William Merrell Vories exhibition in Omi-Hachiman

Former Hachiman YMCA, the first building designed by Vories.

Former Hachiman YMCA, the first building designed by Vories.

The William Merrell Vories exhibition is being held in Omi-Hachiman until Nov. 3, 2009. For 1,000 yen, you can enter a few of the Vories-designed buildings in Omi-Hachiman normally closed to the public.

It’s an on-your-own walking tour of Vories buildings starting at Hakuunkan, a Western-style (but not designed by Vories) building across the torii near Hachimanbori. Go inside Hakuunkan and pay 1,000 yen to receive a few tickets to enter the other buildings. You also receive a map of the walking tour. The 2nd floor of the Hakuunkan also has an exhibition on Vories. However, everything is in Japanese. Exhibition hours is 9 am to 4:30 pm (enter by 4 pm). Hakuunkan is an 8-min. bus ride from JR Omi-Hachiman Station’s north exit. Go to bus stop 6 and board the bus going to Chomeiji. You can get off at Shinmachi (新町) or Osugicho (大杉町).

The walking tour map is pretty easy to follow, and the route has arrows pointing the way to the next building. Everything is within walking distance, it should take only a few hours to see everything. The buildings you can enter are the old Hachiman Post Office, Omi Brotherhood Schools’ Hyde Memorial Building which was a former kindergarten run by Vories’ wife Makiko, the former residence of Vories and Makiko, and the former Hachiman YMCA. The former Vories residence’s living room is still full of books and pictures. The house also has a Japanese-style room attached.

The former Hachiman YMCA, now the Andrews Memorial building, was the first building Vories designed. You can also enter this building. There are panel exhibitions in all the buildings you can enter. Other buildings are not open to the public, so you just have to admire them from outside.

I enjoyed the tour and was finally able to enter these buildings. Unfortunately, nothing is in English (which is strange since Vories was from America) and photography inside the buildings is not allowed. This is puzzling because photography is allowed inside all the other Vories buildings in Shiga open to the public. Official Web site: http://vories.jp/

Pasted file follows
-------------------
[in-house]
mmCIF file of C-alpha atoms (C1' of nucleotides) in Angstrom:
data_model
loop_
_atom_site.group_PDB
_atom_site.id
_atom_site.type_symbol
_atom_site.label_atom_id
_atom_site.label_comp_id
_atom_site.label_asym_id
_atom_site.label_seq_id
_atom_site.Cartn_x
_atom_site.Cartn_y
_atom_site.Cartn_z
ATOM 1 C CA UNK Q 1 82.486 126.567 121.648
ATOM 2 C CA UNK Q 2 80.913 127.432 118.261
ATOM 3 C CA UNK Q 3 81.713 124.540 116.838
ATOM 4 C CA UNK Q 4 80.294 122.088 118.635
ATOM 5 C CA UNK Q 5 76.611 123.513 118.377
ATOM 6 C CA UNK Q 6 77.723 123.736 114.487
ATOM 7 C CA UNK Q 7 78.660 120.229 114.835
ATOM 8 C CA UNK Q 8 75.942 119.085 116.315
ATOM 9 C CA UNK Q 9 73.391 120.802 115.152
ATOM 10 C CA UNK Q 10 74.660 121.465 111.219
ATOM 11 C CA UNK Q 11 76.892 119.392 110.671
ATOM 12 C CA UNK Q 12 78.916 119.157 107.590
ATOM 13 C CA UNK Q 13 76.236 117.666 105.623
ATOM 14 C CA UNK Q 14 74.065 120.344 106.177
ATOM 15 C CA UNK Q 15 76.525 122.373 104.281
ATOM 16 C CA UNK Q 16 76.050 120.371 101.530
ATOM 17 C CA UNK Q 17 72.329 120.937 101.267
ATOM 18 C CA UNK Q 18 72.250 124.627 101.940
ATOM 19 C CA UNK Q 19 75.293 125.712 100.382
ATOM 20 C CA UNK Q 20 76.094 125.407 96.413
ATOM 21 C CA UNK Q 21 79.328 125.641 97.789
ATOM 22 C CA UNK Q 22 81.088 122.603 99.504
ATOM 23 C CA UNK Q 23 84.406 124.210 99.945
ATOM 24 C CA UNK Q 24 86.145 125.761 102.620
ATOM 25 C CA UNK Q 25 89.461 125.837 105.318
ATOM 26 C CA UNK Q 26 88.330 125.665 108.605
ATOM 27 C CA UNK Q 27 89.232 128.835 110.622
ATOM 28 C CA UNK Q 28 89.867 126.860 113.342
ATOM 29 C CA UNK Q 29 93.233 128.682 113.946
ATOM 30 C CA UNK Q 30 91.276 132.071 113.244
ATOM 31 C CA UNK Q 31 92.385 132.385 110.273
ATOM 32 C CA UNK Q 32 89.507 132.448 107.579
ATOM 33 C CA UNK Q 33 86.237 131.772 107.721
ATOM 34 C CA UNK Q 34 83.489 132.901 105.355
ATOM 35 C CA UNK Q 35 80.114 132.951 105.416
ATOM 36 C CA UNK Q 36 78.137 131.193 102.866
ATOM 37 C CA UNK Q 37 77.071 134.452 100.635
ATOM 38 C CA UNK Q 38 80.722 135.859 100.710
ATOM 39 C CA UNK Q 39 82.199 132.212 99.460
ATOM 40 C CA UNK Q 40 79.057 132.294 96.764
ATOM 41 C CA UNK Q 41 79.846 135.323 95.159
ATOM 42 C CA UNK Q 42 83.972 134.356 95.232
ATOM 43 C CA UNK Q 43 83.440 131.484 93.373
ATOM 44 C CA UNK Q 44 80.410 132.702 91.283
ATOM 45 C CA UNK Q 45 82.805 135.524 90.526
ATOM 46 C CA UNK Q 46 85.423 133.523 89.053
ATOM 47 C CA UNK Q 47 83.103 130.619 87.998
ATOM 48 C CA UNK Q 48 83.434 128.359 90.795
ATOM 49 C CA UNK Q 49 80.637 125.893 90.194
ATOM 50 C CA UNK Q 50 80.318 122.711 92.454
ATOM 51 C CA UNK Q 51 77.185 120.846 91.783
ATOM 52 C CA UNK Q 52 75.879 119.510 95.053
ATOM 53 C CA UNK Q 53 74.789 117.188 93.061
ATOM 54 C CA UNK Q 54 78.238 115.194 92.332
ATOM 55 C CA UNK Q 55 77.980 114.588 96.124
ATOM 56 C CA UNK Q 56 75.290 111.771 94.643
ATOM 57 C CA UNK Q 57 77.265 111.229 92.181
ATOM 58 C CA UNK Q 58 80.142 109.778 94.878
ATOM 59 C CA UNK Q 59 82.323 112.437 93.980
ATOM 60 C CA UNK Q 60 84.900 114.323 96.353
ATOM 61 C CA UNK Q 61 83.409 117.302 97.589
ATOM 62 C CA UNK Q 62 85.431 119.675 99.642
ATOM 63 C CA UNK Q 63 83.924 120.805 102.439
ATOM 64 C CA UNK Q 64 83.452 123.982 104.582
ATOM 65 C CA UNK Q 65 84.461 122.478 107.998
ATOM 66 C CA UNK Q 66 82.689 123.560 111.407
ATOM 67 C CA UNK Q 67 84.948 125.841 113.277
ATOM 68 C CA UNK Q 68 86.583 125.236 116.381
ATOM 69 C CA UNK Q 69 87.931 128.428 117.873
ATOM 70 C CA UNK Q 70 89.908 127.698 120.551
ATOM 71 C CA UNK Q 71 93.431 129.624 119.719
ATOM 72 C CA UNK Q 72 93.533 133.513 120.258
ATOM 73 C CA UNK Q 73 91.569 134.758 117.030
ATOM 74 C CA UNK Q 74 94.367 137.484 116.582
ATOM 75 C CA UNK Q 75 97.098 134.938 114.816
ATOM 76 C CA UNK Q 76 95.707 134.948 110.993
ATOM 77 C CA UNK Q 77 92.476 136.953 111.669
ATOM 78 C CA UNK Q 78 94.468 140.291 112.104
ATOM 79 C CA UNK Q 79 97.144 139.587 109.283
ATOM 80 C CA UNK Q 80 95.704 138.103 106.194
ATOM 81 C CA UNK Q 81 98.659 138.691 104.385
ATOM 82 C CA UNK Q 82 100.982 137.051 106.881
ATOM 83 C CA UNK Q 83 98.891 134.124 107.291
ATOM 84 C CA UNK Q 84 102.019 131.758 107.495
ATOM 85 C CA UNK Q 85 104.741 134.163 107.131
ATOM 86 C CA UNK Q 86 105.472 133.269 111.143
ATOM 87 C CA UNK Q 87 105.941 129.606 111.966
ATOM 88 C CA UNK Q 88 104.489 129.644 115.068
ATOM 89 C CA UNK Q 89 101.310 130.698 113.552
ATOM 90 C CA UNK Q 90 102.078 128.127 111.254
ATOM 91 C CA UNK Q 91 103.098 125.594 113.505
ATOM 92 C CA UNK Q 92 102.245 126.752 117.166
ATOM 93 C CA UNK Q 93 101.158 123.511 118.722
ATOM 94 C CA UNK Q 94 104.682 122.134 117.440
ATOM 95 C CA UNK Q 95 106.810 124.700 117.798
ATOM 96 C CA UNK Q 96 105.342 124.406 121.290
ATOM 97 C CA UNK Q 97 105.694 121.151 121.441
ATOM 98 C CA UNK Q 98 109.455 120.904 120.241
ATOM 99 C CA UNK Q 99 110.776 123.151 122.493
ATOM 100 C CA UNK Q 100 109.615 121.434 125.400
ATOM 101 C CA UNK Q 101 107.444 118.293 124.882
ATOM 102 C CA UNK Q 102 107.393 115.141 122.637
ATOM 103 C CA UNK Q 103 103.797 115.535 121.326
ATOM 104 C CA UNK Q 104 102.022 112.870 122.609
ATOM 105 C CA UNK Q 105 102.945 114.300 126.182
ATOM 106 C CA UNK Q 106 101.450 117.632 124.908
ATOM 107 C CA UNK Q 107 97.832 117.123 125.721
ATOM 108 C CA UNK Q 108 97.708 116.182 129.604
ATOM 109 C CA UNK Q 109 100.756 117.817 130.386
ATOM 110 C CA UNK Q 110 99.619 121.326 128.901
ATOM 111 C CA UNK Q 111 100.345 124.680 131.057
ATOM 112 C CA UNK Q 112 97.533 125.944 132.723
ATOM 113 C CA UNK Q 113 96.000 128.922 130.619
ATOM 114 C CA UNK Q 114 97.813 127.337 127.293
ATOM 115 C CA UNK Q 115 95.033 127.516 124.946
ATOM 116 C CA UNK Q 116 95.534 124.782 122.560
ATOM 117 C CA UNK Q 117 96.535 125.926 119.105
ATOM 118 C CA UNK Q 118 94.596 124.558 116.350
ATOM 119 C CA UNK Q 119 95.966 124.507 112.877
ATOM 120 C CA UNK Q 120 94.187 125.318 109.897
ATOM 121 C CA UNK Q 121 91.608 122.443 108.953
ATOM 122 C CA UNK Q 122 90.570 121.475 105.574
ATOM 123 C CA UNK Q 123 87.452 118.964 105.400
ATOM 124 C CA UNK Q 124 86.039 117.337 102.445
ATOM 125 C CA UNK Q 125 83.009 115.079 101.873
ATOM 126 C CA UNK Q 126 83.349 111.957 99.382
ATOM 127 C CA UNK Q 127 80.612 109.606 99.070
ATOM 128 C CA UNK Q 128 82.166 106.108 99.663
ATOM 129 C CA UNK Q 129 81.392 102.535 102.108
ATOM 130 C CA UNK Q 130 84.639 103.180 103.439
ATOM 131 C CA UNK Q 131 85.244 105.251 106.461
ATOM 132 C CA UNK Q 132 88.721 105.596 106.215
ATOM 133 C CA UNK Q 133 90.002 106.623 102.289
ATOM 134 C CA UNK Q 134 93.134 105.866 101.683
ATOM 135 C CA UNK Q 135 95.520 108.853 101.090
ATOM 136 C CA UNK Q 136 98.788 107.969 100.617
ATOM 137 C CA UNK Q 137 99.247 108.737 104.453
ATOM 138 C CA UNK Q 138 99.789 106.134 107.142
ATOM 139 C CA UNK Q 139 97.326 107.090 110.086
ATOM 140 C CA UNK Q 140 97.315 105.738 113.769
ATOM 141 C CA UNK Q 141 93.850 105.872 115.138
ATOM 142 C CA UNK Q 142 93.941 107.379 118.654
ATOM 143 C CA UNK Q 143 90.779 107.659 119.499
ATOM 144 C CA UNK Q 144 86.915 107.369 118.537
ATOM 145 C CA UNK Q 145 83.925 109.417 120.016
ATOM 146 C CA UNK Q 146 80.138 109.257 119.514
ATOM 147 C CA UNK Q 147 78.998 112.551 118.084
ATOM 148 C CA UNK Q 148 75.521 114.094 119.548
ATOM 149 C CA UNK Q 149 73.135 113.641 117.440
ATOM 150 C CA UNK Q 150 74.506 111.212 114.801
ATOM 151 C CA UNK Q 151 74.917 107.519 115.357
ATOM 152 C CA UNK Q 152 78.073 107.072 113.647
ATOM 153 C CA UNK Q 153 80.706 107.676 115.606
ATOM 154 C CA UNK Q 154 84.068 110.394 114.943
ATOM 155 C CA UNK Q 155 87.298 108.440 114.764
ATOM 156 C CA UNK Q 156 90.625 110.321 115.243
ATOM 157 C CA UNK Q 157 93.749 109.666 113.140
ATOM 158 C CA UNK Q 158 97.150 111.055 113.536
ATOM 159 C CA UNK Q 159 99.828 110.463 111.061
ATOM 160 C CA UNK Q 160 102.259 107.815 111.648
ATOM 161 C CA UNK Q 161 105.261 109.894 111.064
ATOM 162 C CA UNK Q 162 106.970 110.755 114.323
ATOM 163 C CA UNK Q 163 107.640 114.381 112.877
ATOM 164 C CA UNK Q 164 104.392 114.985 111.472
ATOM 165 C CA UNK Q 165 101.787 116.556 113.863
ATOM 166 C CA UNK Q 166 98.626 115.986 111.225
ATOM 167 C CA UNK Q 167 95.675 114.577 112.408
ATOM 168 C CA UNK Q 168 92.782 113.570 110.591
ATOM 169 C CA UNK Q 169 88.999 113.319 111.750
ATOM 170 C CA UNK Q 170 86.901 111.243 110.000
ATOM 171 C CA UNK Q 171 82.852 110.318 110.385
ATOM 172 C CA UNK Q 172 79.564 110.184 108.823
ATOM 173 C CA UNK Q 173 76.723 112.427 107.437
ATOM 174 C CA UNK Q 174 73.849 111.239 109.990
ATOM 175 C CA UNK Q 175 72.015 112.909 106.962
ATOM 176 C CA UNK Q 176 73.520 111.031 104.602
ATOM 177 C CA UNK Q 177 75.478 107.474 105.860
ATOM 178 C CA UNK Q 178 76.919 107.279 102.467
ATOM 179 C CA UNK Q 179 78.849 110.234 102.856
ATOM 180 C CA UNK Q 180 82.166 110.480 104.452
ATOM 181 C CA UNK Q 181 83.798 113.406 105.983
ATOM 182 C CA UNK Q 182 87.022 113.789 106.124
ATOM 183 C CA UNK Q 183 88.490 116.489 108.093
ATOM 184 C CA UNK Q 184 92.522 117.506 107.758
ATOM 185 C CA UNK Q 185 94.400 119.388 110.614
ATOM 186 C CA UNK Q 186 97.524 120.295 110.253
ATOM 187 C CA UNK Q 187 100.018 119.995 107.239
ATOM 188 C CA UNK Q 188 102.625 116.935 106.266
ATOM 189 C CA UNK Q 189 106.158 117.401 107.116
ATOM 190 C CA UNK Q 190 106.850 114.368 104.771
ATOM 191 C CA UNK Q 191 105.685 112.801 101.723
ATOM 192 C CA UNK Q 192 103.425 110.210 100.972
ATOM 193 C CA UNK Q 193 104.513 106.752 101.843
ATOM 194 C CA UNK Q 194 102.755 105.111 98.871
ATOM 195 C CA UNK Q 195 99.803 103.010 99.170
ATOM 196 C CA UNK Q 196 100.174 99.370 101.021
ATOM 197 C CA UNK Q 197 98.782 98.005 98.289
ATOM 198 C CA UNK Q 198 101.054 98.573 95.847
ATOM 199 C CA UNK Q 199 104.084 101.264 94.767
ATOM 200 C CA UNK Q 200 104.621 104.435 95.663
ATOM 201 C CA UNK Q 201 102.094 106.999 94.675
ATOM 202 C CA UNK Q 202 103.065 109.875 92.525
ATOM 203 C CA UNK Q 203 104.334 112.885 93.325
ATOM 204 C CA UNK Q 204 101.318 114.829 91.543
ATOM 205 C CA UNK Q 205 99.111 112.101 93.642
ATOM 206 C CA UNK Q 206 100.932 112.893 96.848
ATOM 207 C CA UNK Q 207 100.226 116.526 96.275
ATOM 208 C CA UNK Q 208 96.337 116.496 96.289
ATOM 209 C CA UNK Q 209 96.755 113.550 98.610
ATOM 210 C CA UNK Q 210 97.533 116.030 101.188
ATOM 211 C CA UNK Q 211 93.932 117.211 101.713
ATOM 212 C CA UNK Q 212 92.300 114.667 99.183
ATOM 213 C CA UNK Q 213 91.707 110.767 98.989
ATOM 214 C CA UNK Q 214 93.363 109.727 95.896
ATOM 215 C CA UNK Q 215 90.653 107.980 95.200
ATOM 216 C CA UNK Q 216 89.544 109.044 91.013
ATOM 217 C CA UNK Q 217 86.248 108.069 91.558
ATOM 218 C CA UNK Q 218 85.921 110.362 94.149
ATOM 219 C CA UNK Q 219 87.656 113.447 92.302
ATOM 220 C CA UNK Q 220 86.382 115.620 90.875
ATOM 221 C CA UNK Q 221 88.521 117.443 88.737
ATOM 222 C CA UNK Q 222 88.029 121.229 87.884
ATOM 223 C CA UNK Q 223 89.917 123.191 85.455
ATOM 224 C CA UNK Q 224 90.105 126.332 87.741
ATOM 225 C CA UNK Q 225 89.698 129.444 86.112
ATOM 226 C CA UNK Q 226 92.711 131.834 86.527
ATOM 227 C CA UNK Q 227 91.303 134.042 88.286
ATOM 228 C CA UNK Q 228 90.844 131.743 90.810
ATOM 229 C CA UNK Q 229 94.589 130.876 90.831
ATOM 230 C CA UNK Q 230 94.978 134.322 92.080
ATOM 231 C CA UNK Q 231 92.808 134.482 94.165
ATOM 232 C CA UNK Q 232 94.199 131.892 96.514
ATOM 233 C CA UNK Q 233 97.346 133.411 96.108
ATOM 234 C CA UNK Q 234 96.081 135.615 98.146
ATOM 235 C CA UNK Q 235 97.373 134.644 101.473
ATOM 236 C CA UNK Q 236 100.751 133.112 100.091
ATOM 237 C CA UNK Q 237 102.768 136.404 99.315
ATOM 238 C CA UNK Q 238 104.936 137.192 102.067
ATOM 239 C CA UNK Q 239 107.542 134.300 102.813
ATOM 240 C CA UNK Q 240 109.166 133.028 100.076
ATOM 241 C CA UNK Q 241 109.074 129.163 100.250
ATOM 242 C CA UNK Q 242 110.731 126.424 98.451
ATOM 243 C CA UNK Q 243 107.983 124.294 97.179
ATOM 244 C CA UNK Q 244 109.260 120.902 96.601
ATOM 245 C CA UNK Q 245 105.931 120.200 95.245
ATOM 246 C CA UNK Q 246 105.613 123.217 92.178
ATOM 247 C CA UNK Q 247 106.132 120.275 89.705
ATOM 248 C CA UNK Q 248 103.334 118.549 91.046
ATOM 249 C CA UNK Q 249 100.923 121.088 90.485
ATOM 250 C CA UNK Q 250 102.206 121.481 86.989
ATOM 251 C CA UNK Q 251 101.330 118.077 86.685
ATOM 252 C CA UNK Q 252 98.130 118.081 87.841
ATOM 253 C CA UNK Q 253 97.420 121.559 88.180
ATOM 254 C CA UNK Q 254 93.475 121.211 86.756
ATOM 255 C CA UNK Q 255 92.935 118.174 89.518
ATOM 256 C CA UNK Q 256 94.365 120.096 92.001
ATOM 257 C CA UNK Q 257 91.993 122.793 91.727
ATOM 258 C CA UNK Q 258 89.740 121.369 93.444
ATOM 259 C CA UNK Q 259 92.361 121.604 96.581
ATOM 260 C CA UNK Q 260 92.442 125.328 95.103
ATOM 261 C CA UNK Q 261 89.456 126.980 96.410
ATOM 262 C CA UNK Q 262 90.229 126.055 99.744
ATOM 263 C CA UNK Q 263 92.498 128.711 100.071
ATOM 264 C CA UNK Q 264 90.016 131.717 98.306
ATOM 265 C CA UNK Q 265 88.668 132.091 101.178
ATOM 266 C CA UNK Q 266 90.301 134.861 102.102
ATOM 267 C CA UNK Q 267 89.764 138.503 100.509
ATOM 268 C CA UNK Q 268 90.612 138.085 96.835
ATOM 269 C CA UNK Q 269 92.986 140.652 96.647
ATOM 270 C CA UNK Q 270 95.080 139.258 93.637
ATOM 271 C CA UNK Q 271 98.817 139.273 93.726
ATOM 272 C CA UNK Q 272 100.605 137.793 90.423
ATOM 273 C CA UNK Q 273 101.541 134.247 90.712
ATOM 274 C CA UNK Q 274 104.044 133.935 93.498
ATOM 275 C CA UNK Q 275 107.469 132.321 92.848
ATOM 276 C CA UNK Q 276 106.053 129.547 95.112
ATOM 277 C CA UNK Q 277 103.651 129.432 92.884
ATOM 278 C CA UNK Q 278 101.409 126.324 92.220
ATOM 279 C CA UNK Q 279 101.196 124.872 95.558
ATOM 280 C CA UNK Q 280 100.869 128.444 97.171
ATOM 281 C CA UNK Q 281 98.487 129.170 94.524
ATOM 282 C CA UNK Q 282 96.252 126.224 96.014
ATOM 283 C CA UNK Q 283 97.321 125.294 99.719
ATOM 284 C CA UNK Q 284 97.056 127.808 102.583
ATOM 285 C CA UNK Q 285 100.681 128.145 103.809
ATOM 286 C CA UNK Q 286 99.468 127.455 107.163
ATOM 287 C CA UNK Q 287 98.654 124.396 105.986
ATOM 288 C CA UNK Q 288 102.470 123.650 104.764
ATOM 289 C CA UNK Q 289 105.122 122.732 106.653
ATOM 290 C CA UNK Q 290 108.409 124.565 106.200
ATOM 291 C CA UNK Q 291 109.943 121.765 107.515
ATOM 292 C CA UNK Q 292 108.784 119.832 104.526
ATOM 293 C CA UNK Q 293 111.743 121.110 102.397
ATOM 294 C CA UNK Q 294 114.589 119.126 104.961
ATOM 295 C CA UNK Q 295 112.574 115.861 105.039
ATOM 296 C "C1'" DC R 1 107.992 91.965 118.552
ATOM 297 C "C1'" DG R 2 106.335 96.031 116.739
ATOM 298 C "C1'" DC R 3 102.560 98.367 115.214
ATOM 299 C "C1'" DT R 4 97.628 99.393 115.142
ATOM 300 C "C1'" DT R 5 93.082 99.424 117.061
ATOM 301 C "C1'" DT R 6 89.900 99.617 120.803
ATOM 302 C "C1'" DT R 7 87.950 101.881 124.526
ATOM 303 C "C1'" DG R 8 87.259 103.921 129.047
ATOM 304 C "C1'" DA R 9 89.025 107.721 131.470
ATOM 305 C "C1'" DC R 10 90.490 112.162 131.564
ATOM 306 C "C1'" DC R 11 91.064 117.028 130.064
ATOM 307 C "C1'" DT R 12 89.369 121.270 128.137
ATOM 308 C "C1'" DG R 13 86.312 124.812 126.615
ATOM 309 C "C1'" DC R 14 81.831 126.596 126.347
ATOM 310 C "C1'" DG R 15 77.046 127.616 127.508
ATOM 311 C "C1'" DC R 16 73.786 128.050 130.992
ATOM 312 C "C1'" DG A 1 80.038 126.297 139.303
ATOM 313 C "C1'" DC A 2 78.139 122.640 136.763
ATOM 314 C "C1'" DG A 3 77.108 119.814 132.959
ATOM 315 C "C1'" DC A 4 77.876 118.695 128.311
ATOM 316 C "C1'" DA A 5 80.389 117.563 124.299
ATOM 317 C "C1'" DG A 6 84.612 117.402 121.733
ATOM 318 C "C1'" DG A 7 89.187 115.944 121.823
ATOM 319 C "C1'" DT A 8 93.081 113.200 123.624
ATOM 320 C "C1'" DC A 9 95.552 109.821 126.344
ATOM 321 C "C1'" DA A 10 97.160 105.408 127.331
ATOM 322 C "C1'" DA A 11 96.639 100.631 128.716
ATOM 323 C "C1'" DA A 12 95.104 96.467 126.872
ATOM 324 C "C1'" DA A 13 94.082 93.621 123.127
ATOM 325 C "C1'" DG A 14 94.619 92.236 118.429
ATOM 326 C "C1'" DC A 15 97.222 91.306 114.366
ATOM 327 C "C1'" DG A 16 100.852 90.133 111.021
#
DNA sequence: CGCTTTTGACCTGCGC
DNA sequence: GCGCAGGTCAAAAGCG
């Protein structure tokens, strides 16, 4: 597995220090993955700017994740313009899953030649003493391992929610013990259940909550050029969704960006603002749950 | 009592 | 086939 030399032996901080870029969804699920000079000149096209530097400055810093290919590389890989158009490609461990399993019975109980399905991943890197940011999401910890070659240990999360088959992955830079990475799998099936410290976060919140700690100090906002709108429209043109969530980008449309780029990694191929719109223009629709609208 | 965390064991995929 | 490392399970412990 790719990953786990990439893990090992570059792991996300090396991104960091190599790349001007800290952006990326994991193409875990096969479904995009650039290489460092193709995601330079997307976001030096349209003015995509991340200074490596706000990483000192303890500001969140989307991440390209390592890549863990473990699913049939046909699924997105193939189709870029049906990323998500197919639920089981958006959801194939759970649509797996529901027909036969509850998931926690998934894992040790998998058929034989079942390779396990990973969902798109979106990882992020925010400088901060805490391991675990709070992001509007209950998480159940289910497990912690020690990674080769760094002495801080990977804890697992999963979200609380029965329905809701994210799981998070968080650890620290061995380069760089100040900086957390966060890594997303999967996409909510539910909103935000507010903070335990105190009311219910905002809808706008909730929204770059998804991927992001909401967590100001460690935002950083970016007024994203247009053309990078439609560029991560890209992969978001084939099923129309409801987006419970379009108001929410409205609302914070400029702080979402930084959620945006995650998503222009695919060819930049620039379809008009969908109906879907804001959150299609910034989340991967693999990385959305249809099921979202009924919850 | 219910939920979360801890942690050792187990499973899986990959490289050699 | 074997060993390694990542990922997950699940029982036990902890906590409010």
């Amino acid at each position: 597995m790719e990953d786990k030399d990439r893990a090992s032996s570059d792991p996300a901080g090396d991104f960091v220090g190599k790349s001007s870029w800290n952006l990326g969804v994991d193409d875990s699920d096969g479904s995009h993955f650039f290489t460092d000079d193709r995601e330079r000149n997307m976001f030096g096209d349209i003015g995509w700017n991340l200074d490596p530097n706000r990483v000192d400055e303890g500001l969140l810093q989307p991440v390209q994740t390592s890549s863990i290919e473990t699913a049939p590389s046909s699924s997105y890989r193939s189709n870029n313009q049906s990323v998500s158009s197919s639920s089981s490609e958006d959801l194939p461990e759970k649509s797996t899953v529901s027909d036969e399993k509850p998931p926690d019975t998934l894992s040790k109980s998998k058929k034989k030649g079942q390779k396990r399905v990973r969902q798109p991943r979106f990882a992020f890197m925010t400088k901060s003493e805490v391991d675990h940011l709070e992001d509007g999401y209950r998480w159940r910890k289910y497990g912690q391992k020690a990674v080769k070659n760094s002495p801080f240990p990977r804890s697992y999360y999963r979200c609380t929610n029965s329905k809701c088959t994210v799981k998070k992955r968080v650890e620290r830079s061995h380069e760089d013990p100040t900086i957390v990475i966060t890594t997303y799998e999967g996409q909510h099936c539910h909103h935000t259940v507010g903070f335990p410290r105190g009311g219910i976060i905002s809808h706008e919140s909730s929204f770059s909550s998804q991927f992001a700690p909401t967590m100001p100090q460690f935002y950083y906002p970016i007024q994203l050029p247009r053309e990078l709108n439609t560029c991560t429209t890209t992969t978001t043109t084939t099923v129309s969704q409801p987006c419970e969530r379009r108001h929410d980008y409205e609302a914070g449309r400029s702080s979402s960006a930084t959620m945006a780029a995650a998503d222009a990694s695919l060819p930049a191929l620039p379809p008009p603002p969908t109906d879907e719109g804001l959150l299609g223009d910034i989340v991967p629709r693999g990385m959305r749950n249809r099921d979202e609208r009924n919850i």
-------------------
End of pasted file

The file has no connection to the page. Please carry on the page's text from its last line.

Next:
See more Vories in Omi-Hachiman photos here.

Former Toyosato Elementary School now renovated.

On the same day, I also went to Toyosato to visit the old Toyosato Elementary School which reopened in May 2009 after major renovations. The old  building now looks very impressive with a new coat of white paint. They spent ¥650 million to make the building earthquake resistant as well. The school was built in the 1930s and designed by Vories. If you’re interested in architecture, this is another building I highly recommend visiting.

The old school consists of three buildings. The main building, auditorium, and old library, all open to the public. The main building now has a public library occupying a few former classrooms, offices of the local board of education, a children’s playroom, and an exhibition room. The second floor has two classrooms renovated to look like as they were in the old days. The auditorium is also impressive, as well as the old library which is now used as a local tourist information office and event space. The school is within walking distance from Toyosato Station on the Omi Railway Line. Free admission.

Rabbit and turtle sculpture (Aesops fable) on stairway railing inside old Toyosato Elementary School.

Rabbit and turtle sculpture (Aesop’s fable) on stairway railing inside old Toyosato Elementary School.

See more photos of Toyosato Elementary School here.

Old Toyosato Elementary School reborn

Renovation of the old Toyosato Elementary School (豊郷小学校), housed in a building designed by William Merrell Vories in 1937, has been completed and a ceremony was held on May 30, 2009 to mark its completion.

At a total cost of 650 million yen, the old building was repainted, reinforced against earthquakes, installed with an elevator, and preserved as much as possible.

The three-story building’s first floor has a public library and small play area for infants. The second floor with classrooms is preserved as it was originally. The old library next to the main building will be used a gallery.

During 1999-2002, Toyosato gained national attention when this old elementary school building was going to be torn down by the mayor in opposition to activists who wanted to preserve the building.

See my photos of the renovated school. | Google Map

Shiga History 2007

Chronology of Shiga Prefecture’s news bits for January-December 2007. Compiled by Philbert Ono.

Hikone Castle 400th Anniversary

Hikone Castle 400th Anniversary

March 21, 2007: Hikone Castle celebrates its 400th anniversary with an 8-month-long festival lasting until Nov. 25, 2007. Three castle structures (Umaya horse stable, Tenbin Yagura turret, and Nishinomaru Sanju-yagura turret), normally closed to the public, are open to the public during the festival period. Official mascot Hiko-nyan (a helmeted cat) soon becomes nationally popular.

May 5, 2007: At the Expoland amusement park in Suita, Osaka, the Fujin Raijin II roller coaster derails, killing Yoshino Kogawara, 19, from Higashiomi, Shiga Prefecture. Nineteen others are injured.